References of "Lockie, Stewart"
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See detailConflicting temporalities of social and environmental change
Lockie, Stewart; Wong, Catherine UL

in Boström, M.; Davidson, D. (Eds.) Environment and Society: Concepts and Challenges. (2018)

This chapter explores how time and temporality – that is, the rhythms and tempos of social and environmental change – have been considered in social theory before going on to explore the conceptual ... [more ▼]

This chapter explores how time and temporality – that is, the rhythms and tempos of social and environmental change – have been considered in social theory before going on to explore the conceptual frameworks and practices through which policy-makers seek to influence temporal processes in the specific context of climate change policy. The chapter highlights conflict between the temporalities of climate change and the temporalities of politics, as well as conflict between the temporalities of competing political and decision-making processes. While policy-makers advocate strategies to depoliticize climate policy in response to these conflicts, the chapter argues this is neither possible nor desirable. Instead, it advocates more democratic and deliberative approaches to the challenge of synchronizing ever more visible ecological temporalities with the multiple temporalities of the social. [less ▲]

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See detailSociology, Risk and the Environment: A Material-Semiotic Approach
Wong, Catherine UL; Lockie, Stewart

in Journal of Risk Research (2018)

Sociology has made significant contributions to the conceptualisation of risk and critique of technical risk analysis. It has, however, unintentionally reinforced the division of labour between the ... [more ▼]

Sociology has made significant contributions to the conceptualisation of risk and critique of technical risk analysis. It has, however, unintentionally reinforced the division of labour between the natural/technical and social sciences in risk analysis. This paper argues that the problem with conceptualisations of risk is not a misplaced emphasis on calculation. Rather, it is that we have not adequately dealt with ontological distinctions implicit in both sociological and technical work on risk between material or objective risks and our socially-mediated understandings and interpretations of those risks. While acknowledging that risks are simultaneously social and technical, sociologists have not, in practice, provided the conceptual and methodological tools to apprehend risk in a less dualistic manner. This limits our ability both to analyse actors and processes outside the social domain and to explore the recursive relationships between risk calculus, social action and the material outcomes of risk. In response, this paper develops a material-semiotic conceptualisation of risk and provides an assessment of its relevance to more sociologically-informed risk governance. It introduces the ideas of co-constitution, emergent entities and enactment as instruments for reconciling the material and social worlds in a sociological study of risk. It further illustrates the application of a material-semiotic approach using these concepts in the nuclear industry. In deconstructing social-material dualisms in the sociology of risk, this paper argues that a material-semiotic conceptualisation of risk enables both technical and social perspectives on risk not only to co-exist but to collaborate, widening the scope for interdisciplinary research. [less ▲]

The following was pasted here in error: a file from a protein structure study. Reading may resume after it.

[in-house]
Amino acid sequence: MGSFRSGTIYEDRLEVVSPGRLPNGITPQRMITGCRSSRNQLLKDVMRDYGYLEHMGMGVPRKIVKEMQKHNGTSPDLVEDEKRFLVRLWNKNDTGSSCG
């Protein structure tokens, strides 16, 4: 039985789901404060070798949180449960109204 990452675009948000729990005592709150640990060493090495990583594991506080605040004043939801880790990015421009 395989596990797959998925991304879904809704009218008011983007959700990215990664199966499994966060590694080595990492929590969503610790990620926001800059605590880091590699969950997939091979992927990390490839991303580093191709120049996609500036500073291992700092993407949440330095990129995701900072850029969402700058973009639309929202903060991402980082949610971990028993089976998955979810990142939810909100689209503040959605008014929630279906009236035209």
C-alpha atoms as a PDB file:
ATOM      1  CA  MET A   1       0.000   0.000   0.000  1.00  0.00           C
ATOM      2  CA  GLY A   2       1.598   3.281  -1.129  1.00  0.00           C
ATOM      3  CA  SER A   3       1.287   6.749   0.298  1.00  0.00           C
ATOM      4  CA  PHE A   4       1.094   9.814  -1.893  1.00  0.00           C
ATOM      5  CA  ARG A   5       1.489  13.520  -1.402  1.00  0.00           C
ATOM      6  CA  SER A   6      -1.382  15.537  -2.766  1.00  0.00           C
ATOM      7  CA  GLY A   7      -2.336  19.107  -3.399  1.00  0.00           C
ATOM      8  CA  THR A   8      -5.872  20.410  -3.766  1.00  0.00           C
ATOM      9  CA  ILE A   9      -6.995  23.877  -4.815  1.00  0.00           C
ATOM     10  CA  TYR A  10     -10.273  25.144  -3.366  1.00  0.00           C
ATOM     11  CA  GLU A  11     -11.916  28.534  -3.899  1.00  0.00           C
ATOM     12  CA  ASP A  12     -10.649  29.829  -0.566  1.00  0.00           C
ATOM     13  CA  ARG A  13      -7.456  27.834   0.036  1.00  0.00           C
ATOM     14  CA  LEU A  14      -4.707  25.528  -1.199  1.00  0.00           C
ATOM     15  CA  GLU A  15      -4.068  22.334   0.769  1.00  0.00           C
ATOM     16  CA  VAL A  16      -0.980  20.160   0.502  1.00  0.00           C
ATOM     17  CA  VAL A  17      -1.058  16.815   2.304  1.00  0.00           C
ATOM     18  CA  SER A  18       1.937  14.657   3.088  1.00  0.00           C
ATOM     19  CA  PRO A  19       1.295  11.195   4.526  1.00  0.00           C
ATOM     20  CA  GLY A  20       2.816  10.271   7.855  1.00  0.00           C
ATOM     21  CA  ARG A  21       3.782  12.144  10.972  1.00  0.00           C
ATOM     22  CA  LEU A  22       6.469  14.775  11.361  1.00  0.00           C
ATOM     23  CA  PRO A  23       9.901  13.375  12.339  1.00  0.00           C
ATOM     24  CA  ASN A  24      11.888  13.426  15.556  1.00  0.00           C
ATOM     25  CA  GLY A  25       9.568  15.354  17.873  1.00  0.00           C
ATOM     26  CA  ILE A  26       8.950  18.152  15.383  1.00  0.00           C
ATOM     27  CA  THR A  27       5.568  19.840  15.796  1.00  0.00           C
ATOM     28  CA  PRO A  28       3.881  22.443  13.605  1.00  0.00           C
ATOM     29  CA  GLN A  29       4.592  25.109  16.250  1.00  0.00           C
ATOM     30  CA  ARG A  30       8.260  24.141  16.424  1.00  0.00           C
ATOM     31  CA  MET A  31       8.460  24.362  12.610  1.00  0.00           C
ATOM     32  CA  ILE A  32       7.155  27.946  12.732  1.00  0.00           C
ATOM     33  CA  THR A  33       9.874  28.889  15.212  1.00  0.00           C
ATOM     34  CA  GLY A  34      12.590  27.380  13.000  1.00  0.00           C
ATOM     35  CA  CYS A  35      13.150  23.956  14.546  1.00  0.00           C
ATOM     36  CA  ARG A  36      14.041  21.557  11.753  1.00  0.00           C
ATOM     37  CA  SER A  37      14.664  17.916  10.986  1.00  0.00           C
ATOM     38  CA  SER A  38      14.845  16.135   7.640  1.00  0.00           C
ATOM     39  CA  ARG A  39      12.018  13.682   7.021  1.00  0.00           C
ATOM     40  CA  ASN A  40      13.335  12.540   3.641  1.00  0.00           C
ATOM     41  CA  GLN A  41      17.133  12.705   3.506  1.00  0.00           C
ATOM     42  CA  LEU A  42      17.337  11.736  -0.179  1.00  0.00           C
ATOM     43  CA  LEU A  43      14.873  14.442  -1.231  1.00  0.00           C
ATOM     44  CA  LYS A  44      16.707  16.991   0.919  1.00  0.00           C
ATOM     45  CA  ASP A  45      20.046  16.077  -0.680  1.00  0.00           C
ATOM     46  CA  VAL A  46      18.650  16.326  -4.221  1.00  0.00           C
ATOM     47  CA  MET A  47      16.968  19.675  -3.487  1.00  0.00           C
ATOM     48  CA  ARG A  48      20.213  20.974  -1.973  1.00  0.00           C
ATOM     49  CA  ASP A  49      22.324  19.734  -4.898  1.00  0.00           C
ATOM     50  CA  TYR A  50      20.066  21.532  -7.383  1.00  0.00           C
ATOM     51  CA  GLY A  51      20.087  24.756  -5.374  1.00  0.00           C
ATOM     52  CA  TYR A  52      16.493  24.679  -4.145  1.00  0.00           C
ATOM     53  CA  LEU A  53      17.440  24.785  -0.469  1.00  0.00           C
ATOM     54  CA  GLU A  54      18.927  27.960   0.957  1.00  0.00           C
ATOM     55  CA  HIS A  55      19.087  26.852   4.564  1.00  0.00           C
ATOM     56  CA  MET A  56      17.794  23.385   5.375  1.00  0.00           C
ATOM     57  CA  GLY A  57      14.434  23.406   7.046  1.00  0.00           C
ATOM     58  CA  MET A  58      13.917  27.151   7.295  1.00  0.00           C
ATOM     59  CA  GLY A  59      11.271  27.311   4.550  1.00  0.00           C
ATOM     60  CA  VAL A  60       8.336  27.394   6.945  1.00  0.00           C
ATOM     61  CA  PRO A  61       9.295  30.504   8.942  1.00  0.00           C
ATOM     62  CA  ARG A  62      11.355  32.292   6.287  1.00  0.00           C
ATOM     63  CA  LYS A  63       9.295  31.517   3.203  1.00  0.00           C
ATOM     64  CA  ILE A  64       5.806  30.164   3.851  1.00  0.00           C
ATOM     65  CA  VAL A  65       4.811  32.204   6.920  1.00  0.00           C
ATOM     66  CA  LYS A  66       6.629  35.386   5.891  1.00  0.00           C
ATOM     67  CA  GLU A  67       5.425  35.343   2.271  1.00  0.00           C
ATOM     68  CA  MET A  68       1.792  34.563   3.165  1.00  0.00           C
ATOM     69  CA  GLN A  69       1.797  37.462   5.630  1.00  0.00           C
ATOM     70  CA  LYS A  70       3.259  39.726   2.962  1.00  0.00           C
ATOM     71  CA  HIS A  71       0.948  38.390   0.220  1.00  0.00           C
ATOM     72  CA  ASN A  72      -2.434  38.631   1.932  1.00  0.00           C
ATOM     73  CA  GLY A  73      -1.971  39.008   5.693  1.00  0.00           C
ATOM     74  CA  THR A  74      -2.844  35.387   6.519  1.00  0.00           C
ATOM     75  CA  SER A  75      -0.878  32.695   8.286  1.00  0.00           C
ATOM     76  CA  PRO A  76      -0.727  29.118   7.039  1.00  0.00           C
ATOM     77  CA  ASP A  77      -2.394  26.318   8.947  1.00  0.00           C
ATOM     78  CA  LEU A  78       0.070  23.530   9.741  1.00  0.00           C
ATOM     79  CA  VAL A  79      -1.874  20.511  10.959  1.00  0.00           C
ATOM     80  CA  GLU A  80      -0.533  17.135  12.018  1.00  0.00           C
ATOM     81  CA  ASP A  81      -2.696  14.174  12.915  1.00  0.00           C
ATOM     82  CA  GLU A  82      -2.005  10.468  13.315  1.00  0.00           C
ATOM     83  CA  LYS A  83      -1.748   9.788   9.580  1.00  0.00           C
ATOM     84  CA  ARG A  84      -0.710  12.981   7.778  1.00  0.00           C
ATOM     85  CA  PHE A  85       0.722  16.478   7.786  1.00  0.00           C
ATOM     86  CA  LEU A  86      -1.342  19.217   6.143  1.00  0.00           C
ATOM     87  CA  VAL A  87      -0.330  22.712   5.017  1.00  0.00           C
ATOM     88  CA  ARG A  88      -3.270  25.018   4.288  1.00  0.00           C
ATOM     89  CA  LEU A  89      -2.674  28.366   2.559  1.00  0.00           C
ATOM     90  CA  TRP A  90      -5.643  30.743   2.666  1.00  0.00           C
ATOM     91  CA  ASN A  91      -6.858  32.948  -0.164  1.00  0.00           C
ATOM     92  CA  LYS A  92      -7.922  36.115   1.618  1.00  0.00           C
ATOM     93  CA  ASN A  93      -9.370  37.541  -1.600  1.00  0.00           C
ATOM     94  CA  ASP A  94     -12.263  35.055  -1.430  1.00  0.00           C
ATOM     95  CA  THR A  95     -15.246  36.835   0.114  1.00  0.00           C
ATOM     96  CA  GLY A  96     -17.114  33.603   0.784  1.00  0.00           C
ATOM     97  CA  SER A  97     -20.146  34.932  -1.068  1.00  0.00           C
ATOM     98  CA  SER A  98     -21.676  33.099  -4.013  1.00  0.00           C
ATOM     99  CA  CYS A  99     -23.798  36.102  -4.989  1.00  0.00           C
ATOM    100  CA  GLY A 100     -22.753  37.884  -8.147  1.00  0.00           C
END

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See detailRisk, sustainability and time: sociological perspectives
Wong, Catherine UL; Lockie, Stewart

in Schandl, Heinz; Walker, Iain (Eds.) Social Sciences and Sustainability (2017)

Detailed reference viewed: 90 (6 UL)